OVUHS board considers trimming teaching positions

BRANDON — The Otter Valley Union High School Board’s biggest challenge is not coming from state officials this budget season, but from students. Or lack thereof.
A continuing decline in the student population has left the board with a much greater budgetary test than meeting state’s Challenges for Change target of cutting spending by 2 percent.
The cuts may result in the termination of the School Resource Officer (SRO) position currently held by Brandon Police Officer Anne Bandy, one science teacher and two English teachers.
Plus, projected spending will further be reduced by the retirement of one math teacher and replacement with a less expensive teacher, retirement of a part-time nurse with no replacement, and contracting out of food services.
If all of that is approved by the board this month and by voters on Town Meeting Day, spending at OV will decrease by 3.03 percent ($323,700), but the education tax rate will still go up four cents to $1.33.
That’s because enrollment continues to fall at OV.
The main reason for the enrollment decline is an aging population. Ironically, an increased cost of living due to high property taxes tied to the cost of education in this state has student enrollments dropping across Vermont as many young people leave for regions with lower taxes and better employment opportunities.
According to OV Co-Principal Jim Avery, the average class size at the school has been running at 15 students for the last few years. He added that that number also depends on the class. For instance, there are currently 26 students in the AP English class, and social studies is averaging 19 students per class.
As far as overall enrollment, in November 2009, there were 598 students attending OV, Avery said. In November 2010, that number dropped to 585.
“Declining enrollment has been the big driver behind why we’ve made so many cuts over the last three years,” OV Finance Committee Chair Ellen Kurrelmeyer explained during the board’s Nov. 17 meeting. “The tax rate is dependent upon per pupil spending.”
While many Vermont school districts struggle to meet the voluntary targets for cuts to their 2011-2012 fiscal year budgets set by the state Department of Education under Challenges for Change, the OV board had to go above and beyond just to reach a manageable tax rate increase.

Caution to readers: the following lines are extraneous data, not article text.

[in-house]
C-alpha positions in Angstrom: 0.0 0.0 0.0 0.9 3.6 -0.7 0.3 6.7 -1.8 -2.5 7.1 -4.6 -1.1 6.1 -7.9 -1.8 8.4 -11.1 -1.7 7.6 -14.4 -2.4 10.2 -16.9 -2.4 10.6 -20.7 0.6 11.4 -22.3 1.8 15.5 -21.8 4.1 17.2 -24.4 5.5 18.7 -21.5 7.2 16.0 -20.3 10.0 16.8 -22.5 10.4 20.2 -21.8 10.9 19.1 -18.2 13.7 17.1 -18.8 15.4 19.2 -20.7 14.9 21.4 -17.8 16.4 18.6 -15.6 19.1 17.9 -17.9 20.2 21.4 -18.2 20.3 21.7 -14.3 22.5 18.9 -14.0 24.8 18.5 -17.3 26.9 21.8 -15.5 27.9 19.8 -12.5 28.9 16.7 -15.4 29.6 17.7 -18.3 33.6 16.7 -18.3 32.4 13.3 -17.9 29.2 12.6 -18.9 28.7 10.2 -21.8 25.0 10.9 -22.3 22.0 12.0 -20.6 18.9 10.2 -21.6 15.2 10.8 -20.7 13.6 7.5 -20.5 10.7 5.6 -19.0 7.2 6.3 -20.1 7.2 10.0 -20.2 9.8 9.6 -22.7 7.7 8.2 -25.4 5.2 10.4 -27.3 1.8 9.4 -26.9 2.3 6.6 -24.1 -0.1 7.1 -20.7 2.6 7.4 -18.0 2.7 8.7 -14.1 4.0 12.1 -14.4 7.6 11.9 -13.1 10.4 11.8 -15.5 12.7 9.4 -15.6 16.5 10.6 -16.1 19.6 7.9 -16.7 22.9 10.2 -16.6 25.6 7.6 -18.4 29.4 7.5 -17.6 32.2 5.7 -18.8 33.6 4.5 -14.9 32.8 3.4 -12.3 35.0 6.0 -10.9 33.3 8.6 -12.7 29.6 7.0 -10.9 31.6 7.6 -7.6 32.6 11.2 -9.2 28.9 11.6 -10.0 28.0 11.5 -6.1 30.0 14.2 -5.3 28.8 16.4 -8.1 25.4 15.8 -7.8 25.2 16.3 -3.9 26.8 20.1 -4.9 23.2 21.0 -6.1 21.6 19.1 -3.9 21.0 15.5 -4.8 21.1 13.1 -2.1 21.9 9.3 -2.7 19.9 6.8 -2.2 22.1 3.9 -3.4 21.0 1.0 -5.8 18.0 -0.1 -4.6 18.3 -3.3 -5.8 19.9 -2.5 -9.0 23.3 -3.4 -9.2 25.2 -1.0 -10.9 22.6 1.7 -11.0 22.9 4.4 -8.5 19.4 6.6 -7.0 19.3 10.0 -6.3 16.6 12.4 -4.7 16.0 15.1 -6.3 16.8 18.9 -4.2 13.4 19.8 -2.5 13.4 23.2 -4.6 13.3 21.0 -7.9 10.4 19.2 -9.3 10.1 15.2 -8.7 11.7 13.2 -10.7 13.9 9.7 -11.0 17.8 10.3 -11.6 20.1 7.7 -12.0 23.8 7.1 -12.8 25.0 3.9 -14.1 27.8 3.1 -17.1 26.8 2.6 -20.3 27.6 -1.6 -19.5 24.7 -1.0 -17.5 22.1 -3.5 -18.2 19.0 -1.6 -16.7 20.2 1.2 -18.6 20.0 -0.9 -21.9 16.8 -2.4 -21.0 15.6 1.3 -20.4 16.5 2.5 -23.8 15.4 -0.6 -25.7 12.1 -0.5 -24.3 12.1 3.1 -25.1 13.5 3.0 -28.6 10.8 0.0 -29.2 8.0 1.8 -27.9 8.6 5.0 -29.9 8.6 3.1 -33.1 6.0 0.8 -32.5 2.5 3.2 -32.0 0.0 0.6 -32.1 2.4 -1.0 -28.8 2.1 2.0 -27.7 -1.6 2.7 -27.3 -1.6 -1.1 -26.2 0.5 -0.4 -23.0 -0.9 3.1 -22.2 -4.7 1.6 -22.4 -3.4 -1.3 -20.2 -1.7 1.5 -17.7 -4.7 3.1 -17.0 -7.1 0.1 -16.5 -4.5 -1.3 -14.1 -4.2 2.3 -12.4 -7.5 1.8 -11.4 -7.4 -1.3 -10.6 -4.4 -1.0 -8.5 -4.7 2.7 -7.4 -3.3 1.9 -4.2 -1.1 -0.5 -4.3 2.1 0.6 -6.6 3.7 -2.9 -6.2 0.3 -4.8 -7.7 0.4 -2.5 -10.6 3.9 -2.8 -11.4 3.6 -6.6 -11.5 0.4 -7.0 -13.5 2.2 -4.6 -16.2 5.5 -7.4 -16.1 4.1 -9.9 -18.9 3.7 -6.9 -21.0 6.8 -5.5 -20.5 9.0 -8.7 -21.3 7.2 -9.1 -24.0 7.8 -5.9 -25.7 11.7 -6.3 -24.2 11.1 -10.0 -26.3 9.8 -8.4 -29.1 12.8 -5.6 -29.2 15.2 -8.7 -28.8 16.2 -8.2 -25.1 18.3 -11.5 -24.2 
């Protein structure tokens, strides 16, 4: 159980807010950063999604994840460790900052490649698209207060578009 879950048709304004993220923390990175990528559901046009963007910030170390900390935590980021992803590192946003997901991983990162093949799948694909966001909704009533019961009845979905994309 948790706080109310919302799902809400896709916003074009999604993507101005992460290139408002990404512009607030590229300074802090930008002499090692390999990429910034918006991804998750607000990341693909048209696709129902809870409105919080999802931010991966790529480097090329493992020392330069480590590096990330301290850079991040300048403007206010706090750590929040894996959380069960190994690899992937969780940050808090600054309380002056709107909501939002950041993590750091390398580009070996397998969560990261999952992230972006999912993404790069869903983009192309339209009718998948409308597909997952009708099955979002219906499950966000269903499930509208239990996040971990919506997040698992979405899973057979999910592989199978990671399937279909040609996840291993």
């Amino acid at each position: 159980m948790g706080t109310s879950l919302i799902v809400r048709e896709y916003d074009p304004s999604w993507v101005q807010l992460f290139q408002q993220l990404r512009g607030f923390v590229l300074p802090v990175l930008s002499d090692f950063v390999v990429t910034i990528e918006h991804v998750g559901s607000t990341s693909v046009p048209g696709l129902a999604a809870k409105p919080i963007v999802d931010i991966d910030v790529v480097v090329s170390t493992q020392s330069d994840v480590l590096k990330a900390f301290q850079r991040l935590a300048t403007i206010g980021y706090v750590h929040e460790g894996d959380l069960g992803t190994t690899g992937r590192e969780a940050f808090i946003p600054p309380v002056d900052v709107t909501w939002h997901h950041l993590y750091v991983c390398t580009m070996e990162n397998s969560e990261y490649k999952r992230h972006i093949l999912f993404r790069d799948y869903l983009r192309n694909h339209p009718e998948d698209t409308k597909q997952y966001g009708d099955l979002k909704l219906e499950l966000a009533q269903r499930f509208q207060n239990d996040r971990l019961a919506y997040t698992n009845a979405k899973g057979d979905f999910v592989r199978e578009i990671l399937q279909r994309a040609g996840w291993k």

“We knew we’d be blowing right by the Challenges for Change because of the tax rate,” Kurrelmeyer said.
The Legislature passed Challenges for Change during the last session in an effort to close a $150 million deficit in the state budget. The state directed OV to cut $119,00 from the 2011-12 spending plan and on its first pass, the board proposed cuts equaling $135,000, including the reduction of one English teacher, the retirement of one math teacher with a less expensive replacement, a part-time secretary, one department chair, a $20,000 cut in tuition payments to the alternative education Harvest Program, a $100,000 cut to maintenance repair expenses, and a salary freeze for Avery and Co-Principal Nancy Robinson.
But that plan, called Option 1, while shaving 1.27 percent off the OV budget, would raise the tax rate by seven cents to $1.36.
“We’ve increased the tax rate by 12-13 cents over the last three years at a time when people’s income is decreasing, they’ve lost jobs, or they’re in a pay freeze,” Kurrelmeyer said.
In 2008-09, the education tax rate went up to $1.23, and the current rate is $1.29.
“Further reduction actions are what we’ve been agonizing over in committee,” Kurrelmeyer said. “Philosophically, there’s no way we can cut the budget and make a level tax rate and still have a school standing.”
Option 2 calls for additionally cutting the SRO, a science teacher, a second English teacher, and the option of contracting out food service, which would save $32,680, but would likely spell the end of benefits to the school’s food service workers.
“These are some of the things that have us going home and not going to sleep,” Kurrelmeyer said.

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